Art through pain: MSU art exhibit shows why Frida Kahlo's health was integral to her art

Maureen Feighan
The Detroit News

Cristina Kahlo never met her great aunt, Frida Kahlo, but she wanted to learn more about what inspired so much of the famed artist's work: her medical issues.

Before Frida's death in 1954 at the age of 47, she had 32 surgeries, nearly all stemming from a horrific bus accident in 1925 that left her severely injured. Her body and health were integral to her art.

Now, for the first time ever, some of Frida's clinical records, along with photos and letters to her doctors and loved ones, are on display as part of an ongoing exhibit, "Kahlo Without Borders," at Michigan State University's Eli and Edythe Broad Art Museum. Her great niece, Cristina, spent years trying to get access to the medical files which have never been displayed before.

"Kahlo Without Borders" at MSU Broad Art Museum includes photos of her time spent in the hospital, letters and medical records.

The unusual exhibit, up through Aug. 7, casts new light on just how much Frida's medical challenges dominated her life. And Cristina Kahlo will be at the East Lansing museum this week along with Juan Coronel Rivera, Diego Rivera’s grandson, to discuss their family archives and art collections. Rivera lent four original drawings from Frida, who was married to his grandfather, to the museum for the exhibit.

The records "illuminate a lot of her body — there are records of her breathing and her pulsating heart. So it's interesting to see the Frida, who painted her heart so many times, that we're seeing in these (medical) images," said Mónica Ramírez-Montagut, executive director of MSU Broad Art Museum.

"Kahlo Without Borders" was curated by Cristina Kahlo, Javier Roque Vázquez Juárez and Ramírez-Montagut. It features roughly 100 items, including 80 letters, photos and facsimiles from family archives from the Cristina Kahlo collection and from the Oaxaca Museum of Stamp Collecting (Museo de la Filatelia en Oaxaca). The clinical records are from a medical facility in Mexico City where Frida spent time before she died.

"Kahlo Without Borders" at the MSU Broad Art Museum features dozens of letters, photos and medical records of Frida Kahlo that illuminate how her medical issues dominated her life and art. The medical records have never been displayed before.

Medical records may not seem like a natural fit for an art museum exhibit but they help put Frida's life in context for viewers, said Ramírez-Montagut.

"It just shows how her life actually revolved around her health care," said Ramírez-Montagut, who recently took a new position with an art museum in New York. "...She spent most of her life in bed, in the hospital. And from there she would for ask for favors via letter."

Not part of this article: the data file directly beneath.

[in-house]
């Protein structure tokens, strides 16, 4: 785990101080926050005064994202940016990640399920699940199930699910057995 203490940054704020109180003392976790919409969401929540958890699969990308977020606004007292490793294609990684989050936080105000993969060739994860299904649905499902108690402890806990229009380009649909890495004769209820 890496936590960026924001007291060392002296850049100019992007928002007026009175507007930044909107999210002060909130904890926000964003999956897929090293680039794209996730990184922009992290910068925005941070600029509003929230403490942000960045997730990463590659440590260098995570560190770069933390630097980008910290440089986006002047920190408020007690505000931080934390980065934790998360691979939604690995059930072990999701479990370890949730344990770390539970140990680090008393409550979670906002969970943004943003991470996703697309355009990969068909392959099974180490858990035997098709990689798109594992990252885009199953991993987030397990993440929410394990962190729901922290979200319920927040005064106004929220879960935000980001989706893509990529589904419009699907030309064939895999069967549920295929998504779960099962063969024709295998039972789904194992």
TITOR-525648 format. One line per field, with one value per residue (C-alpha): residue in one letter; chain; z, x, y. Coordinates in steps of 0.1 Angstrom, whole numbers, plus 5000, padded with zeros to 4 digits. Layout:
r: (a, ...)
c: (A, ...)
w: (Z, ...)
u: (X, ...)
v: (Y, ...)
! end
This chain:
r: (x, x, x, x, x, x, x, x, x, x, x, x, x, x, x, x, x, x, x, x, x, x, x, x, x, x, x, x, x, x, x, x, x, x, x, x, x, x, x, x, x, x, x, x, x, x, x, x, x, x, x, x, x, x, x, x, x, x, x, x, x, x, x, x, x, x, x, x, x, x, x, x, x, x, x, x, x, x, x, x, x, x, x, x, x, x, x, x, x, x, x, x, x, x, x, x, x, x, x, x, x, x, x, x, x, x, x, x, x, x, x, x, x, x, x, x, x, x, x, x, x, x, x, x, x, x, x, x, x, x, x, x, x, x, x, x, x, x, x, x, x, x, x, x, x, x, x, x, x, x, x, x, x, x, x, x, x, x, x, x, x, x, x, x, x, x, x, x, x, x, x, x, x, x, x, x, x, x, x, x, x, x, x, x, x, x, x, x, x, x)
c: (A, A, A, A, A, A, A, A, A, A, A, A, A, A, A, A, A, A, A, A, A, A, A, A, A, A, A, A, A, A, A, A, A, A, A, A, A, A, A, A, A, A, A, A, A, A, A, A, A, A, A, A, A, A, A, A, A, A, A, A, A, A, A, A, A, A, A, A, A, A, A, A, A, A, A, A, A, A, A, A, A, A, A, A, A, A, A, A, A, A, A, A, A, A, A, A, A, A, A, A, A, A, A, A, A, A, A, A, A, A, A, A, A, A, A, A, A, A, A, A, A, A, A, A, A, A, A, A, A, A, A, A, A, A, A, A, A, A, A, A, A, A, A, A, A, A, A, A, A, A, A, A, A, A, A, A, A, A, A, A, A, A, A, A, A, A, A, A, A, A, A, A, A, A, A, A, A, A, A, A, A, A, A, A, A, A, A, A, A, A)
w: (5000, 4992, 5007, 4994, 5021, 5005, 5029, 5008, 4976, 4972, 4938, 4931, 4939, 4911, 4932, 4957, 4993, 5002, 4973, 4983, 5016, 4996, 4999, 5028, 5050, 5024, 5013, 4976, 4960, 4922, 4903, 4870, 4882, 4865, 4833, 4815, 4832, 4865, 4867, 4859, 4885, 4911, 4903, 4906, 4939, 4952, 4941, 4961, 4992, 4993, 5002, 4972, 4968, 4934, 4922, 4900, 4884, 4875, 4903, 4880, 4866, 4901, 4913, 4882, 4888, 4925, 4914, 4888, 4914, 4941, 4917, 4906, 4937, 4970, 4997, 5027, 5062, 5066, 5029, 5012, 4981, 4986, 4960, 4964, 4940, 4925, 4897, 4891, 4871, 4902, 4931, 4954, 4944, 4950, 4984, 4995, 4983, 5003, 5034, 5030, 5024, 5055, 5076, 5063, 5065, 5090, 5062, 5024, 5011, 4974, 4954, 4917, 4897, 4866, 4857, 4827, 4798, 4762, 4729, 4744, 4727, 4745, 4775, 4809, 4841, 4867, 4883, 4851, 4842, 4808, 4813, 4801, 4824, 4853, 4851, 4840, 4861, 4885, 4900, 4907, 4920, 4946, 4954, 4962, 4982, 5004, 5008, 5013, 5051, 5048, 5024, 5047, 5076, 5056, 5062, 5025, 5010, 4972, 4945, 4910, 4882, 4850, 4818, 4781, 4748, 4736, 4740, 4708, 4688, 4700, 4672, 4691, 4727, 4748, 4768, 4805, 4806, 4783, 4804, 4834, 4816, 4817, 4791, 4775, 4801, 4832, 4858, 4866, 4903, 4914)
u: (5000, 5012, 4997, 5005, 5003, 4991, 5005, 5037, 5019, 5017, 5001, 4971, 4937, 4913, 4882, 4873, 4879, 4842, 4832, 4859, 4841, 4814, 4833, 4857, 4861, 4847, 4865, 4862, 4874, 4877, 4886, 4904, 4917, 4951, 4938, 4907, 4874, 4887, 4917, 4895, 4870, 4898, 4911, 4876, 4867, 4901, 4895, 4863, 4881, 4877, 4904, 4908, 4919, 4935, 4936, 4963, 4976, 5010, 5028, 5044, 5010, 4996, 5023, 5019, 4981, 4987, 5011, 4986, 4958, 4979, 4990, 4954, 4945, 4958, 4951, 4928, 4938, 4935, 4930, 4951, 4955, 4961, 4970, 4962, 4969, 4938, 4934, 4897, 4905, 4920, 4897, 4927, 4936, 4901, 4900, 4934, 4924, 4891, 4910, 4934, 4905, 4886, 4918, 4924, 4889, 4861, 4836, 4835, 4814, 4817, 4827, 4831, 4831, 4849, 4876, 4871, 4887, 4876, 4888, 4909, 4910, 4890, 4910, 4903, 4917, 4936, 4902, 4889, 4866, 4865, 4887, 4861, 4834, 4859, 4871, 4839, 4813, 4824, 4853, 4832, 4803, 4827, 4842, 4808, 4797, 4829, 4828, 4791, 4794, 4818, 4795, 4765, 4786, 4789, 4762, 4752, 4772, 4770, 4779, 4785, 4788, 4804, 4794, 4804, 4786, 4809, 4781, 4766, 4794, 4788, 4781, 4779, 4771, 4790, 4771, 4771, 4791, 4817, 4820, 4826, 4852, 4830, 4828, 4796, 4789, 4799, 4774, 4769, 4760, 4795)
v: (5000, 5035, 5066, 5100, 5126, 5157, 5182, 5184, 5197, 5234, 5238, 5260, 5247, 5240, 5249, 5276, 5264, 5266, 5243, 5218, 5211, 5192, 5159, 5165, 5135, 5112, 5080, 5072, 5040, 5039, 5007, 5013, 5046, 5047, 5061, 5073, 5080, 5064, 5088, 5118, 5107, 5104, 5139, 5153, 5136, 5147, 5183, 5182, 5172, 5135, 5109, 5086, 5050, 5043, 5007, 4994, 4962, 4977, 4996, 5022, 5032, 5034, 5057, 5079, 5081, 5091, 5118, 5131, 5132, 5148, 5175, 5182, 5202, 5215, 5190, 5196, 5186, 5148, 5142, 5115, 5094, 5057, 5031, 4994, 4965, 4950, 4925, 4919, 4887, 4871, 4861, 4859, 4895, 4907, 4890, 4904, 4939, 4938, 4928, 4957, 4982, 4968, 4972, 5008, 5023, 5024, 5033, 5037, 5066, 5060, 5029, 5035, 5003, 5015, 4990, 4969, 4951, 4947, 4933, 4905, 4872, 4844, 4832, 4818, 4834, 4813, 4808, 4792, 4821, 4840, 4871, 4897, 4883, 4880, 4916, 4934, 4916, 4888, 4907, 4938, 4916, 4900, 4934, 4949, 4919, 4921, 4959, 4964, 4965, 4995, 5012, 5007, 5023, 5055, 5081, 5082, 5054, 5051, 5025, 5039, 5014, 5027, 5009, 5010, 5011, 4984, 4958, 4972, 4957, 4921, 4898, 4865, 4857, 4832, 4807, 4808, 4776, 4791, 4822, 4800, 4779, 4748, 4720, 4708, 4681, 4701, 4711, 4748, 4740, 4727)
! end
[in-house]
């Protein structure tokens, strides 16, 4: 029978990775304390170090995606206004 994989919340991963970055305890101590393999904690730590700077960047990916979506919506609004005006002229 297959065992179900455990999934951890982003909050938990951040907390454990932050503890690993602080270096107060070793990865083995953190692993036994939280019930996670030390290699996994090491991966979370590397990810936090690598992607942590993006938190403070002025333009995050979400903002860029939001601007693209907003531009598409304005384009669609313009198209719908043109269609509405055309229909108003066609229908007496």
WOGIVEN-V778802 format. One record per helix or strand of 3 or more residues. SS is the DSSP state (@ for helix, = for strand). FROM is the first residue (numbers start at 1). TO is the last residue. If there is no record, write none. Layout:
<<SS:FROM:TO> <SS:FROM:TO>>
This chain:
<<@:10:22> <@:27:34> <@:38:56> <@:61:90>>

Frida's work often focused on her body, from her heart to her famous "Henry Ford Hospital" painting that depicts her naked body lying on a hospital bed after having a miscarriage. At the time, she and Rivera were in Detroit while he painted his famed "Detroit Industry Murals" in the early 1930s at the Detroit Institute of Arts.

Diego Rivera and wife Frida Kahlo are pictured on Sept. 3, 1937.

Images in the exhibit show Frida laying in her hospital bed; she even invited a photographer to take photos of her. The letters, meanwhile, shed light not just on Frida's relationship with her doctors but financial struggles she had, said Ramírez-Montagut.

The letters with her doctors show "they had a close relationship. They were friends, they were collectors, they supported her. They discussed politics. They discussed her marital situation," said Ramírez-Montagut. "I think it's an exhibit that a lot of folks will identify with — with the need of a support system and how important health care professionals are. And we rely on their empathy and their compassion to treat us as human beings, not just one more case."

Cristina, an artist herself who lives in Mexico City and is the daughter of Frida's nephew, Antonio Kahlo, spent four years trying to access her great aunt's clinical files. About 15 records are on display and they're presented in light boxes. The idea was to "replicate" for the public how Cristina herself saw the records for the first time.

Some of Frida Kahlo's medical records, obtained by her grandniece Cristina Kahlo, are featured in an exhibit the MSU Broad Art Museum, "Kahlo Without Borders."

"The whole exhibition is more like a journal for a family, a photo album," said Ramírez-Montagut. For Cristina, it's "taking that challenge that Frida left and saying, 'You left all of these images of yourself. What does this mean? Why? And what do you want us to know about you that you carefully left behind?' Frida documented her life and she wanted us to process it."

Ultimately, Ramírez-Montagut hopes the exhibit inspires more research on Frida. She said it tells the story of someone who was in chronic pain throughout her entire life but also found incredible success.

"I think once people see the exhibition, there is no doubt on why she focused on her body in her paintings and through her art," said Ramírez-Montagut.

'Kahlo Without Borders'

On display through Aug. 7 at the MSU Broad Art Museum, 547 E. Circle Drive, East Lansing.

"Family Ties: Juan Coronel Rivera Talk" from 6-8 p.m. Wednesday at the museum: The grandson of Diego Rivera will discuss the Frida Kahlo works from his own collection that are currently on display in the exhibit.

"Family Photos: Cristina Kahlo Talk" from 6-8 p.m. Thursday at the museum: Frida Kahlo’s grandniece Cristina Kahlo, an artist and curator, will discuss themes in "Kahlo Without Borders," including family archives, photography, and her own work.

Both talks are free and open to public. Registration encouraged at